Most of the founding fathers where enlightenment thinkers. A handful were (based on their writings and actions) believing Christians such as Noah Webster, Patrick Henry, Samuel Adams.
Others were sympathetic to Christianity, however they mixed the holy (God’s wisdom from scripture) with the profane (Greek, humanist, pagan, and enlightenment philosophy). They would pick and choose from various wisdom literature sources including the Bible, Voltaire, John Locke, Rousseau, Montesquieu, Freemasonry, etc.
You will often find men such as Gouverneur Morris, Thomas Jefferson, George Washington, Benjamin Franklin, and John Adams making public comments, speeches, and legislation that would include Christian friendly terminology. Then their private letters would reveal their condescending ridicule and even open hostility toward the Christian faith.
To reconcile this difference, you only need to realize that human nature has not changed over the last 6,000 years. Politicians back then are the same as politicians today. They will say whatever it takes to get people to follow them.
It is not strange that their public and on record remarks are very carefully worded so as not to offend Christians. The vast majority of the colonists at the time of the Revolution were Christian. The Puritans and Pilgrims were Christian and purposefully came to the new continent for the purpose of spreading the Gospel and living out their Christian faith. They wanted a Christian Nation, and this is evident by the charters of the various colonies and constitutions of the various states. They intended to establish Christianity as the official religion of their colonies.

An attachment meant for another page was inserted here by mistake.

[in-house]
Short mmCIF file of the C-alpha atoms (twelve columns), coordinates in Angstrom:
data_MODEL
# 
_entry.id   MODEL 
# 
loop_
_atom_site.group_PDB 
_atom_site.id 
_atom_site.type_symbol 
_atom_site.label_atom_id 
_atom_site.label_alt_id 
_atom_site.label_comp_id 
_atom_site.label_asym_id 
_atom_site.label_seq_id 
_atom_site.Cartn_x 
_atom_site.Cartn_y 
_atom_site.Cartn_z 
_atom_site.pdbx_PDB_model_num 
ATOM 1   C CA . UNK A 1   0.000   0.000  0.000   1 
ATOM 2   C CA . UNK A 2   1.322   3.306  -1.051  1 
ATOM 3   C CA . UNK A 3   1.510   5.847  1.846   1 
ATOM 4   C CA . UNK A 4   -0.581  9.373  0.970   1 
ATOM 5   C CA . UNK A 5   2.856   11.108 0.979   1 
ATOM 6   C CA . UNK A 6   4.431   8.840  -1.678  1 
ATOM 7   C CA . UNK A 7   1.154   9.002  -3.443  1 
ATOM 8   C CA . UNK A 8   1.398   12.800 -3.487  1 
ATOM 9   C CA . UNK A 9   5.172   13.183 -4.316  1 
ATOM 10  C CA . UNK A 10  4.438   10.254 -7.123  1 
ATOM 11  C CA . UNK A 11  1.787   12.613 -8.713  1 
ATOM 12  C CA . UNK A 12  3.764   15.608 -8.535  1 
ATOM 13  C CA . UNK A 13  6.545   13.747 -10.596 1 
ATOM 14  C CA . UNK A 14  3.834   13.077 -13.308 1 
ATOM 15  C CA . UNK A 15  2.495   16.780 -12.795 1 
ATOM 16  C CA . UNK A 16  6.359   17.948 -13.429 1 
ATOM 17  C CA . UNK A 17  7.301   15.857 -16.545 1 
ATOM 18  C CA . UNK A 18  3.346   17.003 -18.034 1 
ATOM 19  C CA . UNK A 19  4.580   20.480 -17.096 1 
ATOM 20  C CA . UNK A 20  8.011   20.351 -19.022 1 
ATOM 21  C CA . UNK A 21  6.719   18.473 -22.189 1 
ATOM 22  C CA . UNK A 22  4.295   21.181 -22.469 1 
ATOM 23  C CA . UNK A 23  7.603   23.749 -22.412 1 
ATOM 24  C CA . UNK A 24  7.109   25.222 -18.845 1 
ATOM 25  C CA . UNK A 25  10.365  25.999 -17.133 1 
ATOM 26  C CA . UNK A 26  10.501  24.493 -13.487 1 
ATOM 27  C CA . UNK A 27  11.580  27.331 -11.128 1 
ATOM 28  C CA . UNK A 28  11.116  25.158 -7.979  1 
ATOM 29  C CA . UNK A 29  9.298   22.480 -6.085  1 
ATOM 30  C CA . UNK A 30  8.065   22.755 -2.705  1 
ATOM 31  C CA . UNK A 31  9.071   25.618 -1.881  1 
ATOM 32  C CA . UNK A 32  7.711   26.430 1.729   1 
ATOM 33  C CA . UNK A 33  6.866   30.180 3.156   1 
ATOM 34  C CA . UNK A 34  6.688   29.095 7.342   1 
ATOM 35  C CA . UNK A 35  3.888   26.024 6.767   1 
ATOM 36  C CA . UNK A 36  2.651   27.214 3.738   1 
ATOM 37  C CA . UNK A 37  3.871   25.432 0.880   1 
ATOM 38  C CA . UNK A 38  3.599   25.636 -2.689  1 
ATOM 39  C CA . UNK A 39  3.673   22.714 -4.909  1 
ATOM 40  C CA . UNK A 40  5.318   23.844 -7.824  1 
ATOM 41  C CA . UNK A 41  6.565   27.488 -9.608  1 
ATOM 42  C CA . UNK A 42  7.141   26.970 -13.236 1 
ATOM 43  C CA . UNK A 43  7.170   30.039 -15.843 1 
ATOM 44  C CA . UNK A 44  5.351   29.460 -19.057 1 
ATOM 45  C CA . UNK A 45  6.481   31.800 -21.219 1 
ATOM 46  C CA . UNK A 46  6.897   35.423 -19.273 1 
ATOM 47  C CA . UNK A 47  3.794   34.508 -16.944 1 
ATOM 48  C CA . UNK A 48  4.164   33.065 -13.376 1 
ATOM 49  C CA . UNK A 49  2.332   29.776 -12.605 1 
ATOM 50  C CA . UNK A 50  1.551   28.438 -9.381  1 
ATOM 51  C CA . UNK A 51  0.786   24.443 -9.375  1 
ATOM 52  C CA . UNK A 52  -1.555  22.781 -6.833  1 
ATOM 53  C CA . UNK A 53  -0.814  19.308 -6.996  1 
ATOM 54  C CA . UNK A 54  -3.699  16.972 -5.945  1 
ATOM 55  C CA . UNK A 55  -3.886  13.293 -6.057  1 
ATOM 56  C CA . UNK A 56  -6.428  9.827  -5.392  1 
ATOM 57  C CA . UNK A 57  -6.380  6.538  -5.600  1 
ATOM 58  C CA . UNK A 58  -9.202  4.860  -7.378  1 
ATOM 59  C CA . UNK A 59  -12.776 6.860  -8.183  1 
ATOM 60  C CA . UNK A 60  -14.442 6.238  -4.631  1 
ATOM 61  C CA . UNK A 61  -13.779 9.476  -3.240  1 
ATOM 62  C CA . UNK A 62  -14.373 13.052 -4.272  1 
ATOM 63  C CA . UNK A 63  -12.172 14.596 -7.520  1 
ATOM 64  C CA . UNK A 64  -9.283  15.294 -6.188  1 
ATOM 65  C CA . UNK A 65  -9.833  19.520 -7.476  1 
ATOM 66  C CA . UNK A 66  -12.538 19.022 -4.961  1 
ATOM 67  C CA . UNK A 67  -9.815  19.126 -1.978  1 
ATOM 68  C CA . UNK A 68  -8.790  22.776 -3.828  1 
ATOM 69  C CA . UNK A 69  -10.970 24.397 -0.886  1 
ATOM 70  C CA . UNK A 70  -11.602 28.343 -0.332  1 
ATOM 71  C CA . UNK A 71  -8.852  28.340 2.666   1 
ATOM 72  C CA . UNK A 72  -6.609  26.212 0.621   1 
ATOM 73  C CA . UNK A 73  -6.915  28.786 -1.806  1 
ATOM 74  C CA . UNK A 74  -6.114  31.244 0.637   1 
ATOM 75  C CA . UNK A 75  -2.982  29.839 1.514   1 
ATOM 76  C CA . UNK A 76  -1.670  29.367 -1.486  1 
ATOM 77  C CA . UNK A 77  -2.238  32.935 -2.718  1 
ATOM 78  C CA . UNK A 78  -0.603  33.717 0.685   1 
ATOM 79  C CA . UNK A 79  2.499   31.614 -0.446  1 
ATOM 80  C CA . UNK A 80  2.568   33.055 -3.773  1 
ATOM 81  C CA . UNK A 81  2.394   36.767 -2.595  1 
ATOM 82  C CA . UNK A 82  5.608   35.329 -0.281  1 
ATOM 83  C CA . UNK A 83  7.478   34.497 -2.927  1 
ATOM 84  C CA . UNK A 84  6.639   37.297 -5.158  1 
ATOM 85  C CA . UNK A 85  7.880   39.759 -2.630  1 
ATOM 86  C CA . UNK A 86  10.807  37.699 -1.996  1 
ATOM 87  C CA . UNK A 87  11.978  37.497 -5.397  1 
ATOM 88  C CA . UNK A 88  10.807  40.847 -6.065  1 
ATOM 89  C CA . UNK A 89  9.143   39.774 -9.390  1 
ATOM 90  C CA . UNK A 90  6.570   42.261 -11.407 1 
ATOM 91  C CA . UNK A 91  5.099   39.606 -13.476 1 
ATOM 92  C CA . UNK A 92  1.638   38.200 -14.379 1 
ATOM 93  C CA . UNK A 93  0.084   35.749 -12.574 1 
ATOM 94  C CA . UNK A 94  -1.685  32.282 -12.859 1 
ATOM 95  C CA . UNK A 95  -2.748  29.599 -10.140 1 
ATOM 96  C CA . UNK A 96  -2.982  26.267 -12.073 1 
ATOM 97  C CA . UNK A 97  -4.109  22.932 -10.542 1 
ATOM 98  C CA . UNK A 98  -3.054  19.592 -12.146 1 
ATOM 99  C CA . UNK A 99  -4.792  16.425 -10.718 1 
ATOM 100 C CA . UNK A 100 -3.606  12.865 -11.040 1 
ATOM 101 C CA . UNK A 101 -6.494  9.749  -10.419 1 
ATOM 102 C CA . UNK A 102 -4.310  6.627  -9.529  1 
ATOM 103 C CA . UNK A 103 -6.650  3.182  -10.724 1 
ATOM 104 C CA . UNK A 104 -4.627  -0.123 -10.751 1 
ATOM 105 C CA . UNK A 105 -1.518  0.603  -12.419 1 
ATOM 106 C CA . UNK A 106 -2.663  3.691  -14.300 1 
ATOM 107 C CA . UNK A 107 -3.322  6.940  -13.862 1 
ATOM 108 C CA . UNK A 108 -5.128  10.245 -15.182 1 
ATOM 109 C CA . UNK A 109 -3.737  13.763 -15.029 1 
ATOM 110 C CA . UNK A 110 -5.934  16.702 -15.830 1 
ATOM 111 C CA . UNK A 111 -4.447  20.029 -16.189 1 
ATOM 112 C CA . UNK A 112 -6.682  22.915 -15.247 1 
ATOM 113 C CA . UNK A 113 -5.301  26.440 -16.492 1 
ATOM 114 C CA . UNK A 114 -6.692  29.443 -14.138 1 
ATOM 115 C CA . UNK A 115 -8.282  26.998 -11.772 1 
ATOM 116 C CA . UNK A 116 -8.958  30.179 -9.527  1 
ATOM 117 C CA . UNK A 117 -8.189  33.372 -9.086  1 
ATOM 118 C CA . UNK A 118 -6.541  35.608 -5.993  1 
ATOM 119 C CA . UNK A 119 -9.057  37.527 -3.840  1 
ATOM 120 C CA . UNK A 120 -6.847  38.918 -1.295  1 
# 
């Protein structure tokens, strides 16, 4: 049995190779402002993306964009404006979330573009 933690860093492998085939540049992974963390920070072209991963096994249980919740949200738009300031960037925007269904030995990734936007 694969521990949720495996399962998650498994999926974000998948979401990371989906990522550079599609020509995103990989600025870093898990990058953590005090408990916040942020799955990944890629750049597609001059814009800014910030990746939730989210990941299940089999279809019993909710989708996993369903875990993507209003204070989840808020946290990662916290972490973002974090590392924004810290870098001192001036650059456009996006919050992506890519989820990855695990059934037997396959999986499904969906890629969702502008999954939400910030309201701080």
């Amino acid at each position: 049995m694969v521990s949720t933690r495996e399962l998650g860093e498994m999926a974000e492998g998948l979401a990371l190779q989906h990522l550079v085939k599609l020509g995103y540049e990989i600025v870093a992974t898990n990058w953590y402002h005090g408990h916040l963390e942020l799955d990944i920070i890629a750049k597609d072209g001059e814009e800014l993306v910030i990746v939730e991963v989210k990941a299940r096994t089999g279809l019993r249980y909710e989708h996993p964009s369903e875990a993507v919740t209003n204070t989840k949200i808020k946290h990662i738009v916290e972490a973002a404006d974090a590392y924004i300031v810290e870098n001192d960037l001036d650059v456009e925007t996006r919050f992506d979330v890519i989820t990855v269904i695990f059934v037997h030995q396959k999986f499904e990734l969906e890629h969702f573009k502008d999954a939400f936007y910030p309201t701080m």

The Enlightenment thinkers, however, leveraged the differences between the various denominations to include language in the founding documents of the federal government for “religious freedom”. In the minds of the general Christian populace, this meant that not one denomination would be superior or enforce it’s distinctions over another. In the minds of the Enlightenment philosophy, religious freedom meant freedom for all religions with the ultimate goal of freedom from religion.
Some were openly hostile to Christianity such as Thomas Paine. Yet, Thomas Paine used very Christian language in Revolutionary War propaganda such as “Common Sense”. Yet in his other works such as “The Age of Reason” it is very clear that he is very anti-Christian. It is interesting to note that Thomas Paine was a Mason and lived with a man who was a member of the Bavarian Illuminati. Paine was not out to inspire a Christian revolution, he was motivating Christians to support and participate IN the revolution.
Now don’t think that I’m trying to say that our country is bad or the Constitution is a bad thing, etc. As far as human governments go, it is about as good as it could possibly get. I support the Constitution and believe that it is the only thing (besides God’s intervention) standing between us and a socialist tyrannical government. However, I do not need to “Christianize” the Constitution or our federal government system in order to believe that it is worth protecting. There are good and valuable things in our founding documents, but they are not scripture. The Founding Fathers are great men who risked (and lost) much, and we owe them a debt gratitude, but they are not saints or demigods.